In July 2005, the NADD was dealt a severe blow when the Supreme Court ruled in favour of the ruling APRC and expelled from the National Assembly, Hamat Bah, Kemesseng Jammeh, Sidia Jatta and Halifa Sallah, all NADD executive members. The ruling party contended and the Supreme Court agreed that the four opposition leaders could not belong to the NADD, (a registered party) while simultaneously retaining their previous party affiliations and seats in the National Assembly. In the subsequent by-elections held on 29 September, all the NADD opposition leaders, except Hamat Bah, regained their National Assembly seats. Bah lost his seat amidst allegations of vote-rigging and intimidation. The NADD sued in the Supreme Court contesting Hamat’s defeat.
On the eve of the by-elections, the NADD scored a major victory against the IEC (and by extension, the APRC government) for its decision to allow voters to only show an ID, rather than a voter’s card to cast their ballot. The Supreme Court ruled in favour of the NADD, in spite of the fact that the courts as well as the IEC are generally perceived as supporters of the ruling APRC government. Despite the NADD’s political gains, however, its fragile alliance, ongoing internal power struggles and selection difficulties over a presidential candidate, lead to its unravelling. In January 2006, Ousainou Darboe, an executive member of NADD and leader of the UDP, resigned amidst his allegations of “mistrust, “insincerity,” and “hate” within the NADD’s executive. The NADD’s Chairman, Alhaji Assan Musa Camara, and a handful of PPP executive NADD members, including Musa Drammeh, resigned shortly thereafter and threw their weight behind the UDP. Meanwhile, Jammeh continued his control and use of the National NIA to repress the opposition.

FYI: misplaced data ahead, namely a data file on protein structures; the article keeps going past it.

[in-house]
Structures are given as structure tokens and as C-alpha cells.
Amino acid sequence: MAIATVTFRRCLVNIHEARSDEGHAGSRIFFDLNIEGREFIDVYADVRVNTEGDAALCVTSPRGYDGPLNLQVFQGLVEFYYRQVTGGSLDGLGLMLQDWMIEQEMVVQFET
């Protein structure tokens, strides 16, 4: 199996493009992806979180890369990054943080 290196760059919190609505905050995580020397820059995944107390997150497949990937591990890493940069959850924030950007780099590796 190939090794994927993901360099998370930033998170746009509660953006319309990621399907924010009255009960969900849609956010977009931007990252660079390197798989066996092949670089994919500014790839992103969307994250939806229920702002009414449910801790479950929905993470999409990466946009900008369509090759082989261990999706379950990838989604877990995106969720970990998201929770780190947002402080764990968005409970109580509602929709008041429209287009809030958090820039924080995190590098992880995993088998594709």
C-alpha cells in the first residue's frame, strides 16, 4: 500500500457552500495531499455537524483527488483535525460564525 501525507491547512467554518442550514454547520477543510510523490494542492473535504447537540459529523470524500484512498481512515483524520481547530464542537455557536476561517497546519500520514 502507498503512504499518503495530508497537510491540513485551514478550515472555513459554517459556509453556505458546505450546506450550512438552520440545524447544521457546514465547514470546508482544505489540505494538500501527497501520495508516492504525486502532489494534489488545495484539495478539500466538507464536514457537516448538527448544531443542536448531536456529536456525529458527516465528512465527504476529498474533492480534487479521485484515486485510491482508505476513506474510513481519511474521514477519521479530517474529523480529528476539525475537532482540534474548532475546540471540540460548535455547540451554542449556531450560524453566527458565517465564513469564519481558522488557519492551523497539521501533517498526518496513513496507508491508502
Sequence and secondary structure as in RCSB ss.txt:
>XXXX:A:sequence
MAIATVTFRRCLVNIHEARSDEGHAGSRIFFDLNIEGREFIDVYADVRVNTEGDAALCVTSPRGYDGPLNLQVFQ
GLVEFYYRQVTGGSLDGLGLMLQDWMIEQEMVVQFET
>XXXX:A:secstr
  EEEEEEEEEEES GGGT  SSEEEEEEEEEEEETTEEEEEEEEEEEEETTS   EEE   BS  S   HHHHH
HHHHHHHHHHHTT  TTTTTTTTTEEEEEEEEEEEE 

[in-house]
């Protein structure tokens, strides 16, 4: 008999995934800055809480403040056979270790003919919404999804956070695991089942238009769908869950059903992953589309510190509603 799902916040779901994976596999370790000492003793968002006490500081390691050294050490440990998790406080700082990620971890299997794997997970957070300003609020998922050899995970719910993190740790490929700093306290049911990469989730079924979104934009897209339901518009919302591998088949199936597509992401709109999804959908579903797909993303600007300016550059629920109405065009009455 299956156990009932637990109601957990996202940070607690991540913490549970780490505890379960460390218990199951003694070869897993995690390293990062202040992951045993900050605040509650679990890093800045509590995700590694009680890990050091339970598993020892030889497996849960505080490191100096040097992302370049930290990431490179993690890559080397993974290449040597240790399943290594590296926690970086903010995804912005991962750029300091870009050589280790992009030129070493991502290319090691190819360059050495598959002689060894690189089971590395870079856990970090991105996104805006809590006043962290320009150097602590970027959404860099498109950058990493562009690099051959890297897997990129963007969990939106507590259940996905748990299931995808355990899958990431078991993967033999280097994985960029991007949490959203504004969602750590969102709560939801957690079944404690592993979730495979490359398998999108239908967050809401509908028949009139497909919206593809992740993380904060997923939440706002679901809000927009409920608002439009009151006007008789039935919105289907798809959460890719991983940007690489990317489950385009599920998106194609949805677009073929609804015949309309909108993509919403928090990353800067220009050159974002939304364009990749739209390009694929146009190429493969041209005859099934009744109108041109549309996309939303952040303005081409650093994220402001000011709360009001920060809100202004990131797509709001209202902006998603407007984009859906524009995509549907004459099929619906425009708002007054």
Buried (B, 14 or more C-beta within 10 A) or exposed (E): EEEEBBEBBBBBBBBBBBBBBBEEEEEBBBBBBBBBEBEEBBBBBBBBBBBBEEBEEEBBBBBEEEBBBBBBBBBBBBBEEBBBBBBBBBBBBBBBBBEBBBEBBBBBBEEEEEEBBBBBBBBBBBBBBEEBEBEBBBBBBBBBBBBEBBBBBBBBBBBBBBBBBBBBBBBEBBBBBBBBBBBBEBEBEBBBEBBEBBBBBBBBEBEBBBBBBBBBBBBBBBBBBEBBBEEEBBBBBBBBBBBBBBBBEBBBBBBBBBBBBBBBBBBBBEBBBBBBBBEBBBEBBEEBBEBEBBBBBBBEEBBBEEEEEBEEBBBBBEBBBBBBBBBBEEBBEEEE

A case in point occurred on 15 November, when the NIA arrested three NADD executive members following their criticism of the APRC government and President Jammeh himself. The three, (Omar Jallow (a.k.a. OJ), Halifa Sallah, the NADD’s Coordinator and National Assembly member, and Hamat Bah accused Jammeh of political intolerance, corruption and mismanagement. The trio further challenged Jammeh to provide evidence that the opposition sought to foment discord/war between The Gambia and Senegal over Senegal’s border closure. The two-month border closure (August-October 2005) resulted from President Jammeh’s unilateral fee increase for trucks at ferry crossings into Casamance. It took the personal and diplomatic initiatives of President Olusegun Obasanjo of Nigeria to resolve the border conflict at a meeting on 21 October in Dakar between the two heads of state. It also took the combined efforts of international and domestic human rights organizations and activists to get the three NADD executive members released. By the time they were set free on 13 December 2005, however, the NADD had been dealt a significant setback as selection of a presidential candidate was further delayed.